Moreover, Bacolod can’t shake off the storytelling tack of introducing an irate character when his narrative flow has gone dry. He did this in “Fidel” in that really-tacky scene when a would-be interview subject (who already said “no” for an interview, played by Von Arroyo) suddenly stormed into the news agency of that idiot journalist played wonderfully by Andrea del Rosario! This came out of nowhere. Why Arroyo went berserk is beyond me. What provoked his attack was the sole product of the writer-director’s imagination, bearing no logical explanation. Except of course that it is cinematic to have someone carry a gun while shouting crazy stuff! In “Ben and Sam”, this came in 6 months after Ben tells off his former bestfriend George (Micah Munoz). If you really think about it, George's actions fall under the Guiness Book of World Record's most super-duper delayed reaction! Hahaha! In the scene, George storms into a room and shoots Sam dead! It took George 6 months to gather balls to avenge his being scorned? Normal individuals tend to move on after 6 months. But of course, this is a Mark Shandii Bacolod narrative that doesn't necessarily follow the normal flow of human emotions. Like their director, the characters live in an alternate dimension where common acceptable logic takes the back seat!
I had dejavu of Von Arroyo’s harrowing, lengthy scene in "Fidel", where he wailed, “Ito ang gusto n’yo, di ba?” - again and again and again! Unfortunately, Micah wasn’t masterful enough to spout kilometric lines so he was sent to scamper off instead.
Then visual poetry makes a return: an empty university hall turns into a stage where – in glorious slowmo once again – people coming from different directions start walking towards the center and across, I was sure they were gonna latch into Michael Jackson’s “Thriller” any moment. At some point, everybody stopped. Good thing coz I thought the principal (Malou Crisologo) was going to hit the wall! Shivers! It was a surreal choreography! Like that party game where people freeze when the music stops? Yes.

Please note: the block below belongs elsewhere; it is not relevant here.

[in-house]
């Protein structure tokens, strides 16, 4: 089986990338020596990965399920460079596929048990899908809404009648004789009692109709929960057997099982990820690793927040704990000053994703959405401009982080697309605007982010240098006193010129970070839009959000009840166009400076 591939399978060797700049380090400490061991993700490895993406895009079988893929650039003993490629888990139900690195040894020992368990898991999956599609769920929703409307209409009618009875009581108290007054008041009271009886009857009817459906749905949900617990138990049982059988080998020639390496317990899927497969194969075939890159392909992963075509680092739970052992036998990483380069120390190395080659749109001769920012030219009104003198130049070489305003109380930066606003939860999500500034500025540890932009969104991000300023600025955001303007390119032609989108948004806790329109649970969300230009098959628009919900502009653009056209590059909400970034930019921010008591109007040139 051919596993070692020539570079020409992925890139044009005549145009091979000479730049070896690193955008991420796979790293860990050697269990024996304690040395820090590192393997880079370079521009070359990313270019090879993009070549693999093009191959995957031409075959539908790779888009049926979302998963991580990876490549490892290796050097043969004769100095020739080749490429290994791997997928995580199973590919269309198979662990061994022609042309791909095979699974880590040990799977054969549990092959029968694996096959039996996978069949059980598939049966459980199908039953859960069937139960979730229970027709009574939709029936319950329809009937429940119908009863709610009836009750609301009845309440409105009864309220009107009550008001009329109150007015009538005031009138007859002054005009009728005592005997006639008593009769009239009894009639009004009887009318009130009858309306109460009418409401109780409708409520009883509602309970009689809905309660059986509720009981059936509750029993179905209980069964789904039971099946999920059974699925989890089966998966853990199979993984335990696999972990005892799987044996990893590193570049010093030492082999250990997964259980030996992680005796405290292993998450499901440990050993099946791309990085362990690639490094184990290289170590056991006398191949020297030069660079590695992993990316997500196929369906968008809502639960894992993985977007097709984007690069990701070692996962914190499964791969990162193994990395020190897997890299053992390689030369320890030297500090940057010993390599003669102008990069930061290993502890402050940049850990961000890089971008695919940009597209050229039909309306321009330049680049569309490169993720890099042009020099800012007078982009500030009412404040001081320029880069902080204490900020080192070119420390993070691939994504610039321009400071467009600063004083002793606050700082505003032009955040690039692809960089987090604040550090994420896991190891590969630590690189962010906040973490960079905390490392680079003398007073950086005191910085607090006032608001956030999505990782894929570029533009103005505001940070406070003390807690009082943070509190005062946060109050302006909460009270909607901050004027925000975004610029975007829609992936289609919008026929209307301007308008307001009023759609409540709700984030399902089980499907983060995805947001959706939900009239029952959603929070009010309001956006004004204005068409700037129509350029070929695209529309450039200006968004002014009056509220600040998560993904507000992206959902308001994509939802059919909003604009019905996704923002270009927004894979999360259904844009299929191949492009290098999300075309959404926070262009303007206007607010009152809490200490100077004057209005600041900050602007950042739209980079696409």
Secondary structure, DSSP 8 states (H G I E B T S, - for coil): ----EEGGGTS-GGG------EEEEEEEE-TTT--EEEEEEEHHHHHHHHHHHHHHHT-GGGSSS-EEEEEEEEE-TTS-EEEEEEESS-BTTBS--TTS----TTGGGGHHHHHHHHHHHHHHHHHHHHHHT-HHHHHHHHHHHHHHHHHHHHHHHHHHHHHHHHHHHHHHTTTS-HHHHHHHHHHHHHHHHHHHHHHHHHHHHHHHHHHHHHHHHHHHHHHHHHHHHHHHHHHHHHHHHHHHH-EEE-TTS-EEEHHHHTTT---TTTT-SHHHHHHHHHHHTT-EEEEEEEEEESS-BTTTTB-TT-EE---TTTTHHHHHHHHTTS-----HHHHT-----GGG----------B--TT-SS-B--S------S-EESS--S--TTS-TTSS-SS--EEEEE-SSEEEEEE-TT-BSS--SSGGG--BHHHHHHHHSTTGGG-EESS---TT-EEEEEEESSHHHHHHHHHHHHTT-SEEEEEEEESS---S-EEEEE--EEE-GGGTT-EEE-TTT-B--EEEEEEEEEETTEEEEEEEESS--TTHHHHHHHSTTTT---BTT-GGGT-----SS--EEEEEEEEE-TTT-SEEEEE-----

Bacolod is fond of employing these cheap gimmicks. I remembered a scene in my favorite “Fidel” when the idiot government officials were discussing the fate of Fidel, you’d see them walking around in circles, decked in black costumes. As though, once again, they were prepping for another Michael Jackson number – “Beat it!”
Finally, as Sam lies on his deathbed, we see Ben grieve for Sam. He cries, and the room stands still! My heart went to that lady doctor, looking like she swallowed 2 legs of pata tim; her position languidly oblique from the camera. Her face registering what it was like tasting crap! She stared at nowhere when she could have left the scene! But no! She stood there proudly like she’s seen the eyes of Medusa! Where is Percy Jackson when you need him most!
In a misplaced bath tub scene, Sam quips: "Bakla ka! Binabakla mo ako! Kaloka!" Hmmm, I knew that sounded familiar! That actually took me back to an anonymous message sender warning me (even before I actually saw the film): "“Bakla ka! ako ang magbibigay sayo ng 160 na binayad mo sa Fidel at Pilantik, nagpopcorn ka ba? sige isama mo na yun. pati pamasahe mo! Kaloka ka! Wag mong lalaitin ang pelikula ko... Kukurutin ko ang singit mo gurl!" Sometimes, you just can't take the palengke away from the palengkera!
Micah Munoz does well as shortfused George. He drops his lines effusively and clearly! Ana Abad Santos vies for Tessa Prieto-Valdez's enviable reputation!